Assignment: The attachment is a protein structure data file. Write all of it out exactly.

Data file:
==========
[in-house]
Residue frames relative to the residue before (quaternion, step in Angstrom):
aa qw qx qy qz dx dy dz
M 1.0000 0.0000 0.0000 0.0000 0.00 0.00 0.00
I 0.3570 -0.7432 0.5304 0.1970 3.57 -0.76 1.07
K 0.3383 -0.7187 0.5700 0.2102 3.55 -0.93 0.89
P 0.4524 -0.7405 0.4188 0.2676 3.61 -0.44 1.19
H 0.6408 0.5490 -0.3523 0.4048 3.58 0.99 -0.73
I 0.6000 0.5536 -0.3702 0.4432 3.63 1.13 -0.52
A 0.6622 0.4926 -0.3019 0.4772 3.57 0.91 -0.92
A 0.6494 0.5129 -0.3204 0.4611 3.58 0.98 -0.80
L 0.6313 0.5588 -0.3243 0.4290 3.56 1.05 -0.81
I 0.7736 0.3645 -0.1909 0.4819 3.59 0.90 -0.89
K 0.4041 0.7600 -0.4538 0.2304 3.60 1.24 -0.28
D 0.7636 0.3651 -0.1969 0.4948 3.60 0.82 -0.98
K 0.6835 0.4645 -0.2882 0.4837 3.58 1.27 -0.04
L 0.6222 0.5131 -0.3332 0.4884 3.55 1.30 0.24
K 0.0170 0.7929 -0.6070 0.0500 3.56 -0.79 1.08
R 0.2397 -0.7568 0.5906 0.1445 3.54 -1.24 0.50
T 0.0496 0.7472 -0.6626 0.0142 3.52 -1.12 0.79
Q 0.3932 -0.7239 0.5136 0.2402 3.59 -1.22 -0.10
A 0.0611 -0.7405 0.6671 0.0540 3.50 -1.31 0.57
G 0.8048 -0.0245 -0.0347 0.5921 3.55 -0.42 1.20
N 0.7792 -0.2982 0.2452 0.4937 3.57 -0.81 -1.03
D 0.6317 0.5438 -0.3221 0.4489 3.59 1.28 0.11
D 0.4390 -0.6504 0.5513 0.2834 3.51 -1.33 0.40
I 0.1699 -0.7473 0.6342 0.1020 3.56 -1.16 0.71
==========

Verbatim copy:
[in-house]
Residue frames relative to the residue before (quaternion, step in Angstrom):
aa qw qx qy qz dx dy dz
M 1.0000 0.0000 0.0000 0.0000 0.00 0.00 0.00
I 0.3570 -0.7432 0.5304 0.1970 3.57 -0.76 1.07
K 0.3383 -0.7187 0.5700 0.2102 3.55 -0.93 0.89
P 0.4524 -0.7405 0.4188 0.2676 3.61 -0.44 1.19
H 0.6408 0.5490 -0.3523 0.4048 3.58 0.99 -0.73
I 0.6000 0.5536 -0.3702 0.4432 3.63 1.13 -0.52
A 0.6622 0.4926 -0.3019 0.4772 3.57 0.91 -0.92
A 0.6494 0.5129 -0.3204 0.4611 3.58 0.98 -0.80
L 0.6313 0.5588 -0.3243 0.4290 3.56 1.05 -0.81
I 0.7736 0.3645 -0.1909 0.4819 3.59 0.90 -0.89
K 0.4041 0.7600 -0.4538 0.2304 3.60 1.24 -0.28
D 0.7636 0.3651 -0.1969 0.4948 3.60 0.82 -0.98
K 0.6835 0.4645 -0.2882 0.4837 3.58 1.27 -0.04
L 0.6222 0.5131 -0.3332 0.4884 3.55 1.30 0.24
K 0.0170 0.7929 -0.6070 0.0500 3.56 -0.79 1.08
R 0.2397 -0.7568 0.5906 0.1445 3.54 -1.24 0.50
T 0.0496 0.7472 -0.6626 0.0142 3.52 -1.12 0.79
Q 0.3932 -0.7239 0.5136 0.2402 3.59 -1.22 -0.10
A 0.0611 -0.7405 0.6671 0.0540 3.50 -1.31 0.57
G 0.8048 -0.0245 -0.0347 0.5921 3.55 -0.42 1.20
N 0.7792 -0.2982 0.2452 0.4937 3.57 -0.81 -1.03
D 0.6317 0.5438 -0.3221 0.4489 3.59 1.28 0.11
D 0.4390 -0.6504 0.5513 0.2834 3.51 -1.33 0.40
I 0.1699 -0.7473 0.6342 0.1020 3.56 -1.16 0.71